Helping You Deal With Your Toddler’s Shyness
Over spring break, my older cousin and his family came out to San Diego to visit. Aside from being excited to see my cousin, who was always more like a brother than a cousin, I was overjoyed to see his two kids, both of whom are under the age of five and hardly know me. Given that I see his kids usually only twice a year and that they are both at ages where strangers make them uncomfortable, his kids have a tendency to clam up quickly when in their distant family member’s presence. In fact his oldest, Hannah, not only instantly ducked her head into her daddy’s shoulder when I said hello, but wouldn’t talk to me until two days after they’d come to visit.
This, in contrast to the two young cousins who live in the same city as me, and my cousin’s wife was panicking slightly, worrying if her kids would ever be as comfortable around their extended family to exchange more than a handful of glances. Knowing a thing about the toddler age group, I attempted to lull my cousin’s concerns about her children, insisting that shyness is something they’re likely to grow out of—at least to an extent. This tied in with the fact that she mentioned that it’s not something that suddenly occurred and rather was shyness noticed over the past several years, and I begged her not to worry. Some toddlers, I explained, are naturally quiet in social situations. Some even grow up to be quiet adults, comfortable in their introspective personalities, which is perfectly normal and often not something to ever be concerned with. However, for parents unsure of their child’s inability to hold eye contact with friends and family, or for those kids who have problems with verbal communication there are some tips and tricks to put to use to help assuage the problems.
Take a good look at where your child’s shyness might be coming from. Are you uncomfortable in social situations? Perhaps your spouse is? Preschoolers, similar to sponges, soak up everything about their surroundings, and even more than that they soak up everything they see their parents do—including their personalities. If you’re in social situations that make you anxious, try to refrain from setting an example of nervousness for your child. Rather, work on your own anxiety and tackle the situation head on. Consider having your child go to play-groups, birthday-parties, or daycares and go a step further and break out of your shell by offering to help chaperone, leaving you to interact with your surroundings in front of your child, while setting a good example in the mean time.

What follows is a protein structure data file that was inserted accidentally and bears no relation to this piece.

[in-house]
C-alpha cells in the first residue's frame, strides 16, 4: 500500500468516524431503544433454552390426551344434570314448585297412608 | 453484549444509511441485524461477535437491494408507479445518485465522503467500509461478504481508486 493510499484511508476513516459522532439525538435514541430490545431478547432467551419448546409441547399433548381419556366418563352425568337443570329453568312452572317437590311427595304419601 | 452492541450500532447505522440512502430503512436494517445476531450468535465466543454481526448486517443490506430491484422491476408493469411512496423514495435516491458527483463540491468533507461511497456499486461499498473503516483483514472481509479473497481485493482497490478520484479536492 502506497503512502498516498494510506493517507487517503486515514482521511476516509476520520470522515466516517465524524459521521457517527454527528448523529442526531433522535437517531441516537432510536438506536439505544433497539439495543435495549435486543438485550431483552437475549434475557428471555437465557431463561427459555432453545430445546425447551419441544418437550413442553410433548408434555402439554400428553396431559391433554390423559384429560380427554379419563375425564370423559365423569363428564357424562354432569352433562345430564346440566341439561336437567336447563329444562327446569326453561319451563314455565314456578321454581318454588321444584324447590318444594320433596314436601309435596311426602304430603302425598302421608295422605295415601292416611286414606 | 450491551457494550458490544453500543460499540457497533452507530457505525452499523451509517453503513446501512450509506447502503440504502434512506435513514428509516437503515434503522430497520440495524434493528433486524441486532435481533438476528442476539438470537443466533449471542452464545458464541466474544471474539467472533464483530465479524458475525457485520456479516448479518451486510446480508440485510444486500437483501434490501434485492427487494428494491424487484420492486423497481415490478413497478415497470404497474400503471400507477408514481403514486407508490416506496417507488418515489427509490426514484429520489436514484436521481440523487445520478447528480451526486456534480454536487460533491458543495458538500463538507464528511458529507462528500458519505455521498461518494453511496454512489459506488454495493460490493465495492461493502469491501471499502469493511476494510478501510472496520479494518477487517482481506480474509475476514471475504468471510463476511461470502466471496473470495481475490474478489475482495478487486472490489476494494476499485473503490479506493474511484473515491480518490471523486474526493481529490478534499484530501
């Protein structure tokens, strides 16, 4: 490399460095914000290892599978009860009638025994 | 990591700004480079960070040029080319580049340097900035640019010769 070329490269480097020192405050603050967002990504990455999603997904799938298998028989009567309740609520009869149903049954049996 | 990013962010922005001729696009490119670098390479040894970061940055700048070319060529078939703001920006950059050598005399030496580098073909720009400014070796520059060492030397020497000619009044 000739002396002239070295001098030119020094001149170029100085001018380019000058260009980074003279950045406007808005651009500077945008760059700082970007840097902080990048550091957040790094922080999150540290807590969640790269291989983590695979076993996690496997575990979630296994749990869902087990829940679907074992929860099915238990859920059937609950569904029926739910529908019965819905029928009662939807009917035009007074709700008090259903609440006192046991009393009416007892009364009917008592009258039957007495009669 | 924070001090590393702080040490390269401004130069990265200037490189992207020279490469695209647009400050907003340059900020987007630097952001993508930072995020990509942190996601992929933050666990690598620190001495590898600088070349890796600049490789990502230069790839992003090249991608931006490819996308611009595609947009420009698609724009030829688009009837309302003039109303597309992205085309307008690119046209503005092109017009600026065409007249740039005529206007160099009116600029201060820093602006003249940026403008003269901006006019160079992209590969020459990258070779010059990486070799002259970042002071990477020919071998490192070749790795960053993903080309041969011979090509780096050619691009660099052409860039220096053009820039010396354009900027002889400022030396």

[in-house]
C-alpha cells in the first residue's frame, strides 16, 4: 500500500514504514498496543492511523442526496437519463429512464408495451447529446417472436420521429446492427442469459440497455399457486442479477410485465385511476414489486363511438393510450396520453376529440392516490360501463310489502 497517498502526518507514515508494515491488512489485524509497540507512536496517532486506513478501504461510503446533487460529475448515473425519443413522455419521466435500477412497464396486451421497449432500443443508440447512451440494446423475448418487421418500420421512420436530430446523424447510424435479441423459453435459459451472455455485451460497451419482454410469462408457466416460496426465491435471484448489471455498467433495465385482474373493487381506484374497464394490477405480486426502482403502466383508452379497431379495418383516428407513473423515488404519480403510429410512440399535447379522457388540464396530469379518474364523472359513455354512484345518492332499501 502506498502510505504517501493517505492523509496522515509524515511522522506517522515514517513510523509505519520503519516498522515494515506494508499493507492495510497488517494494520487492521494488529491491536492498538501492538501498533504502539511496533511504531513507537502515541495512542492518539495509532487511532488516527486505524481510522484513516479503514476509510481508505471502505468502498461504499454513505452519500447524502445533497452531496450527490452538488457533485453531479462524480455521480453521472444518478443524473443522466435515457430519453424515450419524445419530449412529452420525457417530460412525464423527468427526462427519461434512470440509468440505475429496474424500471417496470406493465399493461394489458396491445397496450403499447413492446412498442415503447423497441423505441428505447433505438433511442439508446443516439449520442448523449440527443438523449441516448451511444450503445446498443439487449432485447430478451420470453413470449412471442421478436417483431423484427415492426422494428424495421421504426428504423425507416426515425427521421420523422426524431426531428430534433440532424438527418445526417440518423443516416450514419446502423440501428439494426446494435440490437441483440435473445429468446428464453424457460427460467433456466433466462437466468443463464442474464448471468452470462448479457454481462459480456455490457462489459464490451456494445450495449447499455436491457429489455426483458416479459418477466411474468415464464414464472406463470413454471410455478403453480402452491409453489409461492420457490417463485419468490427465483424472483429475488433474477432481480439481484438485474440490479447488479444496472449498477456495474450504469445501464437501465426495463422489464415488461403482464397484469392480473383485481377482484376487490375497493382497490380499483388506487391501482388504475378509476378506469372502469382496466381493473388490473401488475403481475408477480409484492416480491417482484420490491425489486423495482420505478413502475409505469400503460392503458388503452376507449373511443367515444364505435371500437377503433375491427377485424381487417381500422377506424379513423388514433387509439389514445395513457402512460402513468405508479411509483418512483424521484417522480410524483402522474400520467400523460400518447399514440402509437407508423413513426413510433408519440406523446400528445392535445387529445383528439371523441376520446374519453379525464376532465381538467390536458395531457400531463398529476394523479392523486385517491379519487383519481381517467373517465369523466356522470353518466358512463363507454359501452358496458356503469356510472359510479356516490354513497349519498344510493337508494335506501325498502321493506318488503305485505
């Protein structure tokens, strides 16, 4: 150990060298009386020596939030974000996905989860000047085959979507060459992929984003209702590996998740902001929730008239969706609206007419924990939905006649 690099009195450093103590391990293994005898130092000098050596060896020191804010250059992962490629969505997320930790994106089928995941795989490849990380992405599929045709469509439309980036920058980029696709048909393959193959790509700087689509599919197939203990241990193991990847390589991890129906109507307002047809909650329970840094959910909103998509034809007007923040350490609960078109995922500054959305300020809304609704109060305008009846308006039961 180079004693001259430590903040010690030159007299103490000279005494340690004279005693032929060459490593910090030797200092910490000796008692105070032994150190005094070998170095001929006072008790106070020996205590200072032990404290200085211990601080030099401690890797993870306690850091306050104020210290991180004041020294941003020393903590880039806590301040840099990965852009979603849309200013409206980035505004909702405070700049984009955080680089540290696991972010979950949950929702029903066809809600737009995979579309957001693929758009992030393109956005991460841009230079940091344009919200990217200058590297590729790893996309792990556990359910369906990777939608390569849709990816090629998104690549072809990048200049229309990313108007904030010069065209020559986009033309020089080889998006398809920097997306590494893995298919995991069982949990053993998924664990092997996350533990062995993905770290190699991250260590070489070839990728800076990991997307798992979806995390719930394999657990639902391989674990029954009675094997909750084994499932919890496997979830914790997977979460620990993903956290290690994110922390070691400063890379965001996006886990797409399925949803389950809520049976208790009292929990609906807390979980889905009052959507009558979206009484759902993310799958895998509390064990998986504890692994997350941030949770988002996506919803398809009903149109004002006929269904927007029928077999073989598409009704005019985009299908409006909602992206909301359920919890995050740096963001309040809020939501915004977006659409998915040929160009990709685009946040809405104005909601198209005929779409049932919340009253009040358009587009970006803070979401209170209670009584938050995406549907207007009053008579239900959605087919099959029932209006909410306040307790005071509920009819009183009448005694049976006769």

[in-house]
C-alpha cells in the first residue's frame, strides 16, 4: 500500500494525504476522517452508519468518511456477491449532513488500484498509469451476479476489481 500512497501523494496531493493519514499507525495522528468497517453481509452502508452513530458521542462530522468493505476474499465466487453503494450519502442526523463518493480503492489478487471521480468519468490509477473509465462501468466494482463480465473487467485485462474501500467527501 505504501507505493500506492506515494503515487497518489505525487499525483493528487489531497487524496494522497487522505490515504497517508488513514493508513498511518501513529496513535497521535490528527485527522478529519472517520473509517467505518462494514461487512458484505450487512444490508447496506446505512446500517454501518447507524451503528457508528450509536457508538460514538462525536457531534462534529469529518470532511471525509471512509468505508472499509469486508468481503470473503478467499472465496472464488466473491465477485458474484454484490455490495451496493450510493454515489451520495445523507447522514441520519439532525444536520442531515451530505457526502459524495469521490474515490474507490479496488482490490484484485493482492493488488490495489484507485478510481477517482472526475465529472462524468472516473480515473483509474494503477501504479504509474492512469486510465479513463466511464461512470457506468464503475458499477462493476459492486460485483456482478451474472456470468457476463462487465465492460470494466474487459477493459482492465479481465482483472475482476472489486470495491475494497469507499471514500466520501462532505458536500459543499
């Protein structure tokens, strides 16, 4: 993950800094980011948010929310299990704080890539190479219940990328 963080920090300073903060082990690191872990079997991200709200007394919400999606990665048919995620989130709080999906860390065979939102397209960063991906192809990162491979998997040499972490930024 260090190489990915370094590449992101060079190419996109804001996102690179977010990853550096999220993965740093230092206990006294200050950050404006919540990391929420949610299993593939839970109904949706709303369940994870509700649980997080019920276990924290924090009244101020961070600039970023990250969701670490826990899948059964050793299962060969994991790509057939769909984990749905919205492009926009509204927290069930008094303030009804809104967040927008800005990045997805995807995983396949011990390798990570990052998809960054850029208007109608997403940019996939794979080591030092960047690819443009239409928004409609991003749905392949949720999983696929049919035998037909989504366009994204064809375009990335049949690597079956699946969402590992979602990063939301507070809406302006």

If there’s one thing we as adults have learned, it’s that labeling doesn’t do anyone any good. Particularly with toddlers who happen to be shy, labeling them with a term that insinuates a shortcoming can be even more damaging to their already heightened anxiety levels. While your toddler might be called shy by their fellow preschoolers at their preschool San Diego—an issue your preschool San Diego teacher is sure to help with—cutting the terminology from their home life might help further compound the problem in their minds, and bring them confidence where they’re lacking.
As I mentioned above, getting involved in your child’s social life (especially for those parents who happen to have social-anxiety and shyness of their own) can help get your child outside of their mind and stop them from thinking too much about the situation. While your child might initially feel anxious about being put in social situations, you—as the parent—need to do what is best for them. While you should really be careful to take note of things that might be genuinely upsetting for them, putting them in social situations that make them only mildly uncomfortable is not a terrible thing. Invite some of their preschool San Diego classmates over one weekend and start the interactions on a territory your child is familiar with, and then eventually venture outside of their known world.
Whatever the cause behind your child’s shyness, just remember that it is entirely normal for this age group and neither is it likely a permanent problem your child will deal with. Approaching their anxiety with delicacy and an appreciation for what makes them uncomfortable will help leave your children in hands they are not only comfortable with, but trust entirely as well.